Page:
I was only publishing short essays and reviews at the time.  I couldn’t finish a book because I didn’t have the attention span. Whenever something got uncomfortable or hurt, the way I ran my life as an addict was to cut it off. He said to me, “If you stay in therapy once a week, do everything I say, at the end of one year you will be finished with cigarettes and you’ll publish a book.” I had a reason to believe him. I met him through my husband Charlie [Rubin] and he helped us get married. At the end of my first year of addiction therapy, I was finished with cigarettes and had three book deals.

But every time I quit one addition, I’d get addicted to something else. If I quit cigarettes I was smoking dope every day. Then I started drinking, then chewing gum every minute. So I actually wound up quitting cigarettes, alcohol, dope, gum and bread. And then I had to give up diet soda. What’s that Bob Dylan line, “Just when you think you’ve lost everything, you find you have something more to lose.”

In terms of self-care, is this something you still have to manage?

Sure. I learned that being a people pleaser was part of the problem. A lot of addictions start when you’re hanging out with others and you do what your friends and family are doing, even if it’s overeating or drinking and smoking too much or doing drugs.  I needed to overhaul everything I did. I basically quit my social life. I wrote a piece called “Quitting Guilt” for “The Modern Jewish Girl’s Guide to Guilt,” and the first two lines were “I spent the last two years saying no.” In those two years, I got everything I wanted.

My addiction specialist said to divide the world into two sections: Everything was either part of the solution or part of the problem. I stopped hanging out with friends who smoked and drank. Stopped going to dinner parties. I stopped lying to relatives and colleagues about different events I didn’t want to go to. I became extremely selfish and self-protective I got up in the morning and thought, “What do I need to take care of myself?

What did you do with that extra time?

What I needed to finish a book—which was my goal—was to wake up and write every day. Even now that I’ve been clean and sober for 14 years (and published 10 books in that time), from nine to five, seven days a week, I write. That’s my space for my work and nobody gets in the way – unless it’s an emergency or something important I choose in advance to do.

A long time ago when I said I had writer’s block, a mentor who was a bestselling author replied, “Plumbers don’t get plumber’s block. Don’t be self-indulgent; just get to work every day. A page a day is a book a year.” For me now it’s either a page a day, or I rewrite this chapter or finish the first draft of an essay. The minute I’m finished, I feel so much happier.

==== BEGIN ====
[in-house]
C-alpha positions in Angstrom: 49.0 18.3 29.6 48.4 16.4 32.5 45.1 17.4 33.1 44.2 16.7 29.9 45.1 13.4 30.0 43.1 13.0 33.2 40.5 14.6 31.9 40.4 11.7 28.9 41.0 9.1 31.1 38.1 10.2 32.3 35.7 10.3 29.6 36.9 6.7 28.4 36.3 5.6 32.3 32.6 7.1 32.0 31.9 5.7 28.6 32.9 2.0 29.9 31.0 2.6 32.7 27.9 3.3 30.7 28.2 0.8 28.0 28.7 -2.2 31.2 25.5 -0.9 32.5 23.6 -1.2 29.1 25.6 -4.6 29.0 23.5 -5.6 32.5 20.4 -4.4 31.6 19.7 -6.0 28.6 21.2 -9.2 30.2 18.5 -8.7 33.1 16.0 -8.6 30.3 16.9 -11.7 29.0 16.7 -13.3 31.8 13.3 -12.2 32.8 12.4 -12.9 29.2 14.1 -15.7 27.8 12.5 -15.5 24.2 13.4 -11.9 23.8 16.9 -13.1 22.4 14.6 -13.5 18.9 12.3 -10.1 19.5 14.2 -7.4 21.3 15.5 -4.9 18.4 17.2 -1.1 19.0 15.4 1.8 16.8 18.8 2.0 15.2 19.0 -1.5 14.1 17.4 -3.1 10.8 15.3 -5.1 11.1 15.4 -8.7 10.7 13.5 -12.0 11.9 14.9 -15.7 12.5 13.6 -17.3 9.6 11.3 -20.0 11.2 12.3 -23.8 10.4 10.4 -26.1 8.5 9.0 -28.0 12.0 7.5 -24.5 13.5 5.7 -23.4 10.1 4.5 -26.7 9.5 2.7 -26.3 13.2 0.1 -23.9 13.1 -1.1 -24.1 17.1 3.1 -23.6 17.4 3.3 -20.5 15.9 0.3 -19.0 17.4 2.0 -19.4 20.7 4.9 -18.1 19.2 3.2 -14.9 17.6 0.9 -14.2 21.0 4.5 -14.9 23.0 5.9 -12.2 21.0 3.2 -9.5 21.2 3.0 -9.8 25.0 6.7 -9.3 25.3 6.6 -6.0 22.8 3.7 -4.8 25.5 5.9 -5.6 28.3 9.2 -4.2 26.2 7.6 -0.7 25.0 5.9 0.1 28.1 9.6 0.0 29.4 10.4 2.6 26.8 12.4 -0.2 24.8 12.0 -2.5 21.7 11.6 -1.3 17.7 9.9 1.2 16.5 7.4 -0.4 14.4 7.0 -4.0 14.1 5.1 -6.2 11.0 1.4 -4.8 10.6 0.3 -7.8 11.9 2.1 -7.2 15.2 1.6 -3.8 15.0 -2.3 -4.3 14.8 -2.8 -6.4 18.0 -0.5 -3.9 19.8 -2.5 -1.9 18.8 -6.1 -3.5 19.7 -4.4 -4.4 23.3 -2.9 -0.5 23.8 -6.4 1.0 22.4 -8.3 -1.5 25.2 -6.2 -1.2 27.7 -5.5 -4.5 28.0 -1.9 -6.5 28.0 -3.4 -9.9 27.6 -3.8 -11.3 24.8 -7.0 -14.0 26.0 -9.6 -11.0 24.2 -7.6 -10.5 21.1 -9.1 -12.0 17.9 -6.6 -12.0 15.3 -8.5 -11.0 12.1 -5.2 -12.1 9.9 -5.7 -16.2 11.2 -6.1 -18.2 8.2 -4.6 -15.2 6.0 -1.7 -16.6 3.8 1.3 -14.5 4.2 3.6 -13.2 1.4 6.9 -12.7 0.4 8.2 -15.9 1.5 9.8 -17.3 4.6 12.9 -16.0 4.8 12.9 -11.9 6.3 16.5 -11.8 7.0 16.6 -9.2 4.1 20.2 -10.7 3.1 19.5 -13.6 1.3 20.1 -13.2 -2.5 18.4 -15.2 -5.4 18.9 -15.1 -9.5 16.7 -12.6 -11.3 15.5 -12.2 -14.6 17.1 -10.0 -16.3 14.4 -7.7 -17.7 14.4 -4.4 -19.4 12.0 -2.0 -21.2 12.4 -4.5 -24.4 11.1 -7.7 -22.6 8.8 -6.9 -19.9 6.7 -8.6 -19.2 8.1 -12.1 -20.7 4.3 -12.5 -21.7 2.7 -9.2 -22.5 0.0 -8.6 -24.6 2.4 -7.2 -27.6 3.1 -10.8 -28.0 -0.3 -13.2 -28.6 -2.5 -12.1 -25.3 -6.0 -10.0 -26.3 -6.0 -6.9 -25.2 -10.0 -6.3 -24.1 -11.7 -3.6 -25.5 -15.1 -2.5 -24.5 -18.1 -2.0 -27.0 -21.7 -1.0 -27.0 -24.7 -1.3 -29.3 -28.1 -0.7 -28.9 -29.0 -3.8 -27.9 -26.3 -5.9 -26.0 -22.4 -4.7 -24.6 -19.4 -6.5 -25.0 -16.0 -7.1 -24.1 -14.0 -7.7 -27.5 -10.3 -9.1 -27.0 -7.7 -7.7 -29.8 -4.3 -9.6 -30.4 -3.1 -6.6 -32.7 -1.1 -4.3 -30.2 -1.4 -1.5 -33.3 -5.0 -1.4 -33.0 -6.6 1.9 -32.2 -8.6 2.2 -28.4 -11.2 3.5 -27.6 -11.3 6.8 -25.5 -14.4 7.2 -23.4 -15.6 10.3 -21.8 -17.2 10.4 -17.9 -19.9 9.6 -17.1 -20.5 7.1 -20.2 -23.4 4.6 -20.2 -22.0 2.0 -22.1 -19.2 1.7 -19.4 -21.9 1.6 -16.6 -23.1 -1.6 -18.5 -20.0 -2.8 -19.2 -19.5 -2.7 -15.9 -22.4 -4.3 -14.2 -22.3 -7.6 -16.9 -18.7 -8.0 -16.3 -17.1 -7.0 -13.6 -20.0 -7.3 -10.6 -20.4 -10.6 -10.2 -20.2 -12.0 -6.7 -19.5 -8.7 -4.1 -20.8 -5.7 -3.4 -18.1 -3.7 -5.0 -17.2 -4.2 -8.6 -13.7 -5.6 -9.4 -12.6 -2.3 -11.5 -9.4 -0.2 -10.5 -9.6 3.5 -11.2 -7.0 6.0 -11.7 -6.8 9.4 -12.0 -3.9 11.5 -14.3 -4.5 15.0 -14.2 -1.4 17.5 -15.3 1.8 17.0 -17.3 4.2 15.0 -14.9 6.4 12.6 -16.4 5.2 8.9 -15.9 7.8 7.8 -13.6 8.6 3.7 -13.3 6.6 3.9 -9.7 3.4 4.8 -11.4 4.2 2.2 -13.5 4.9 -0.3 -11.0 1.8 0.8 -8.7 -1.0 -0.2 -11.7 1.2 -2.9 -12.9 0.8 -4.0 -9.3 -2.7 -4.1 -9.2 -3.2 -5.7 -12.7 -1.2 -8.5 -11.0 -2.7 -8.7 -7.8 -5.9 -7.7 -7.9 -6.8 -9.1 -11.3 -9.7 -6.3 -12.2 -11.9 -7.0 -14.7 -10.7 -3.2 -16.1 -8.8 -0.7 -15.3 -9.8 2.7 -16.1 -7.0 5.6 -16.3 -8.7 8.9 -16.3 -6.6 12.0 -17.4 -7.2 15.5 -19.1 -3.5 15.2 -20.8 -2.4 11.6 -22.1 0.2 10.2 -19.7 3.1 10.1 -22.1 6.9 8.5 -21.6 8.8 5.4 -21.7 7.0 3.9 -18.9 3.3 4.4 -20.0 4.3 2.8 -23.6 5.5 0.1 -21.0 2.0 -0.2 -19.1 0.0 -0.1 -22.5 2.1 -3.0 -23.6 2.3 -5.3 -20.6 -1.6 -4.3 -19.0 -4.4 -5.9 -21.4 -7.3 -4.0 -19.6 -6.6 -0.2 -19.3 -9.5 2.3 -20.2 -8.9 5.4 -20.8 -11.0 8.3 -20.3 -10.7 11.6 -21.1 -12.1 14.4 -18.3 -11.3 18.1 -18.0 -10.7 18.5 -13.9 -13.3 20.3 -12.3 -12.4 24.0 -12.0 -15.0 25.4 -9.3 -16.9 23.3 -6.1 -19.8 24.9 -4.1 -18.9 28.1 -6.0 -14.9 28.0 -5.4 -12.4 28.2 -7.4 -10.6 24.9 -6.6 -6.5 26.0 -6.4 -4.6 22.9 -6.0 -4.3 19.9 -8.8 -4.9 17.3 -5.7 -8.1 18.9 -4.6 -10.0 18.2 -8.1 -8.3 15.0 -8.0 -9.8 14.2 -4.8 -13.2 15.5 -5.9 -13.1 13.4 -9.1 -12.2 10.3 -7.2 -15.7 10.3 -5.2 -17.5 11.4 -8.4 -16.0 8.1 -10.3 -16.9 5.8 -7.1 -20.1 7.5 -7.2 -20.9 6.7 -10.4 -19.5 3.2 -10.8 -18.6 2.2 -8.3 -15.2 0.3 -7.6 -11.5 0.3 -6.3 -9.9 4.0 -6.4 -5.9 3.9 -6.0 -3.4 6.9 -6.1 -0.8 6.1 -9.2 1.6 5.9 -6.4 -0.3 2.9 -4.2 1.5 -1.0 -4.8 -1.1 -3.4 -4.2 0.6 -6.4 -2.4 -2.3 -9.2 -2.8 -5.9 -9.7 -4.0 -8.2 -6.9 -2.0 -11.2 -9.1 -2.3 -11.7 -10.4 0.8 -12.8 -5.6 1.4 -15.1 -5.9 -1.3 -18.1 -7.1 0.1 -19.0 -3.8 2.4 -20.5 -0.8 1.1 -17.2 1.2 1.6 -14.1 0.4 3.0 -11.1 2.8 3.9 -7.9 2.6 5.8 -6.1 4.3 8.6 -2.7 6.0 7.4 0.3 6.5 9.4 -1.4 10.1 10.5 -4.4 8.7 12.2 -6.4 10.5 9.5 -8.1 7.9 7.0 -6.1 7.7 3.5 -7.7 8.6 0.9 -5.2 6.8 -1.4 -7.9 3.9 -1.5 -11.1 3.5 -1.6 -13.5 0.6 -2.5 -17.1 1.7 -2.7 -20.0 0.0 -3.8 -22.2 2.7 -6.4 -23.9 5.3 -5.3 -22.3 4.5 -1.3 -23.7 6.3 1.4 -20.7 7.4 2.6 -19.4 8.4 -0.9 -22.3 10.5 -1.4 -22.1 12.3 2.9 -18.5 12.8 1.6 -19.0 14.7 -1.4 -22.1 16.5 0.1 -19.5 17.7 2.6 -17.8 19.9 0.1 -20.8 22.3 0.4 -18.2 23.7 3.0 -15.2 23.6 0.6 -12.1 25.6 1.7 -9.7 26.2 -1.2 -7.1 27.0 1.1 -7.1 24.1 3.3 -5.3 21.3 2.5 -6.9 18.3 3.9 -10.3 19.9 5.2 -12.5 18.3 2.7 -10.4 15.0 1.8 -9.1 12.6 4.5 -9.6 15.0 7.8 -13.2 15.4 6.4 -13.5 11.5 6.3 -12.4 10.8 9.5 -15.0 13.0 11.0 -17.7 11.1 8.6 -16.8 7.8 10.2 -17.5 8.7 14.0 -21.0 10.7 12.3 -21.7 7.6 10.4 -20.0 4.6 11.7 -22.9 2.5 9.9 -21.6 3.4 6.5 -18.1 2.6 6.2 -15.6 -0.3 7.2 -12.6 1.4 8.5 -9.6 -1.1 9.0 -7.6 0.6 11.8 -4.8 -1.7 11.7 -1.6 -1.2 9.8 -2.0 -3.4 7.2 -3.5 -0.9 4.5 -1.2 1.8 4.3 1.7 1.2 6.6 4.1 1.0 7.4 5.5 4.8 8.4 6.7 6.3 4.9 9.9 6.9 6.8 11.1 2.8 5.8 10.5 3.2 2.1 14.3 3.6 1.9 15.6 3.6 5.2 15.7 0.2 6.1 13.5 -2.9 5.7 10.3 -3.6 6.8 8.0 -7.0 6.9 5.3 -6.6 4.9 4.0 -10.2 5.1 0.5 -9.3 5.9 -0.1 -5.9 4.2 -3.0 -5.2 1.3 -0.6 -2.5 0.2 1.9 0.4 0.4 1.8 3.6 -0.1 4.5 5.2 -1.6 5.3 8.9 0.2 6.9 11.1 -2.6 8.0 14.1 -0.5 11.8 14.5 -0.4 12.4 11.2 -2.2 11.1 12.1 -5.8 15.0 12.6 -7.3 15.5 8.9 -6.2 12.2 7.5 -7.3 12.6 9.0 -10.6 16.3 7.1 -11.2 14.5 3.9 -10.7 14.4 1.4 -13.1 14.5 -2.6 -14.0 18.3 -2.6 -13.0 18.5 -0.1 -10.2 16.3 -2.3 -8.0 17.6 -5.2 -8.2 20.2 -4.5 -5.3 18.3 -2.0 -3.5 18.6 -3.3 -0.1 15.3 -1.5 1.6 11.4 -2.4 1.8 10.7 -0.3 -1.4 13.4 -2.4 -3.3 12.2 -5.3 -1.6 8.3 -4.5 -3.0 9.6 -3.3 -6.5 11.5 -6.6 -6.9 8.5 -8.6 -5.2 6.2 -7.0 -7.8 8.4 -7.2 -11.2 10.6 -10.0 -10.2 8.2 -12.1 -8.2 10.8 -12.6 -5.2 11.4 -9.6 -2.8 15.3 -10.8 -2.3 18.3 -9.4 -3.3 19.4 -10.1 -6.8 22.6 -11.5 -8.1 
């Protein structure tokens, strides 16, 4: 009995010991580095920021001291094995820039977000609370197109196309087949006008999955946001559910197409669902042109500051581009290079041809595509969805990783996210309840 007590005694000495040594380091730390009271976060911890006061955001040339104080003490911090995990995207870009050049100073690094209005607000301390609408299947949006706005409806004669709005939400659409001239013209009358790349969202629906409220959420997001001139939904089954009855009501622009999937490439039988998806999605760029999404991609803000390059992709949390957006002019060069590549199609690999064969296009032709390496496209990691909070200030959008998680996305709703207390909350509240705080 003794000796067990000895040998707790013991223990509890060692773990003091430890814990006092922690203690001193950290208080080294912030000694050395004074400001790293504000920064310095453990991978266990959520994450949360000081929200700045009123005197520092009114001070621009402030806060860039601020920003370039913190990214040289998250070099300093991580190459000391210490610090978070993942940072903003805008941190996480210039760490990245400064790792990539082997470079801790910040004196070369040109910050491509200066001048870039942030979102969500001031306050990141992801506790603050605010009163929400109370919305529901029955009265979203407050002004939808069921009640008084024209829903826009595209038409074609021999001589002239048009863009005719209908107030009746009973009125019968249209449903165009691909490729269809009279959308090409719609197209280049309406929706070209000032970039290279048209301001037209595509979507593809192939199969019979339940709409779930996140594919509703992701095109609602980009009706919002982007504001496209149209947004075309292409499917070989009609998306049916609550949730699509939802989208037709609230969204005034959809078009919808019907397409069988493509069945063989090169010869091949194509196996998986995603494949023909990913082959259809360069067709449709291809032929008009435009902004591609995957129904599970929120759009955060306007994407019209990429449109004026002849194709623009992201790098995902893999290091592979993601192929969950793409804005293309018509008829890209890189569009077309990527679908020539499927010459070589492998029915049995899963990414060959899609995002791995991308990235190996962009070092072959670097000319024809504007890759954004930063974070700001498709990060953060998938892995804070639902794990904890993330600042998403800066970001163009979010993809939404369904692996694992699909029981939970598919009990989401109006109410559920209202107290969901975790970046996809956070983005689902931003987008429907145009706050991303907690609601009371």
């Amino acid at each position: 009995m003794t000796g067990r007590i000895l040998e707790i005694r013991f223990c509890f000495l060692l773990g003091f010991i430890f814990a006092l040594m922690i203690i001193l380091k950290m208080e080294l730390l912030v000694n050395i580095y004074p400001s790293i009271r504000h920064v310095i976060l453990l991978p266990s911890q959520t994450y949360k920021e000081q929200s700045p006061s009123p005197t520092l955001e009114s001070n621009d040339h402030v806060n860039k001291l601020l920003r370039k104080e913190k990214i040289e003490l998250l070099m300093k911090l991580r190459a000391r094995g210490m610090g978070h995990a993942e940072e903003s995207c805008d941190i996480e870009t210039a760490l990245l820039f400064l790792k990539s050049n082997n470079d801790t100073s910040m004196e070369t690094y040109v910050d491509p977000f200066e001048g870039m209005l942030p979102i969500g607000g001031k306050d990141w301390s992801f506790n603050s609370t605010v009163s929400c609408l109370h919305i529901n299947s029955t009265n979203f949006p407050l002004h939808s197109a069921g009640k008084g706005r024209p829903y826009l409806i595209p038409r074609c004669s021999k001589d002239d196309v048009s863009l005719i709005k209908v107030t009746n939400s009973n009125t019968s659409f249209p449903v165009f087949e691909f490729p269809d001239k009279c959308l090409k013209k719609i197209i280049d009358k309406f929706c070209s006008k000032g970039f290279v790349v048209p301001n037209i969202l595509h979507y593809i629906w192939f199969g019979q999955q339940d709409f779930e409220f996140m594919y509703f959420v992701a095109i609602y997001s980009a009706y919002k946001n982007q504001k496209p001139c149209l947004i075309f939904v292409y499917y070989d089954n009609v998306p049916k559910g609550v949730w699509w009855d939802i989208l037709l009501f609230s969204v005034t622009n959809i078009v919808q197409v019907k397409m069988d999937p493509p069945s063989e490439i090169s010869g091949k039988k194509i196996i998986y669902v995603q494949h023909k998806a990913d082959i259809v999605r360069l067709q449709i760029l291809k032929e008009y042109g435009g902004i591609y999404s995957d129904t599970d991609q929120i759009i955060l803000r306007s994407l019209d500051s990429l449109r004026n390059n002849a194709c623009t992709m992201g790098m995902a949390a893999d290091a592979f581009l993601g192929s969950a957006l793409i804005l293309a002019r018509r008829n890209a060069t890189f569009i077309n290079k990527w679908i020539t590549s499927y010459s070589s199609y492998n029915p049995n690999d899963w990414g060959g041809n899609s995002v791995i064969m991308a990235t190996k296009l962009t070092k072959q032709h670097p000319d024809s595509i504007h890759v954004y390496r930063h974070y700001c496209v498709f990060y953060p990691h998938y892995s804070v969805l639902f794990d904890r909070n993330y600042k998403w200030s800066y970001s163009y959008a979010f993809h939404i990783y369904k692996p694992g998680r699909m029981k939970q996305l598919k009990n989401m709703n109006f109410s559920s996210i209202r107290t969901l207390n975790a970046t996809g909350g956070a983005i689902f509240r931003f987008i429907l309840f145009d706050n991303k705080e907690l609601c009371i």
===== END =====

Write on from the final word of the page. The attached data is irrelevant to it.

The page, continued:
The most important energy is given to my work in the morning. I get a second wind at night from teaching two hour classes. After that I hang out with my husband and I try to exercise. That’s when I started the walking office hours. If a student wants more time with me, we’ll walk for an hour and that’s feels great because I’m sitting at the computer all day. My student Aspen Matis is a night owl who lives nearby. When she was working on her memoir, she had a lot questions so we did a lot of midnight speed walks around Washington Square Park.

It sounds like developing a routine is important to you.

For an addict, you need very rigid regulations and rules. If you follow your mood, your mood will always lead you to use. Just for an example, one session I was telling my therapist about something I bought. He said, “Wait a second, how much money have you spent this week?” I had spent a ludicrous amount without realizing it. I was too excited. He has a line I love: Beware of all excitement because it takes you out of yourself and you always have to get back to yourself.

You can take anything to excess and hurt yourself, which is what we write about in “Unhooked.” The first story chronicles a woman gets addicted to church events. It makes her feel good about herself and she gets so obsessed with it that she doesn’t realize she’s neglecting her daughter, who is very ill from anorexia.

How long have you been in therapy?

I started when I was at NYU. I met this fabulous shrink, Patricia Gross, who is still on 10th St. First, she was at the Post Doctorate Center and she had a sliding scale. All I could afford was $20 a session. I went in and said, “I can’t have a real relationship or publish anything.” She wound up dancing at my wedding and my book party. I still recommend students and friends to her because she’s so smart and empathetic.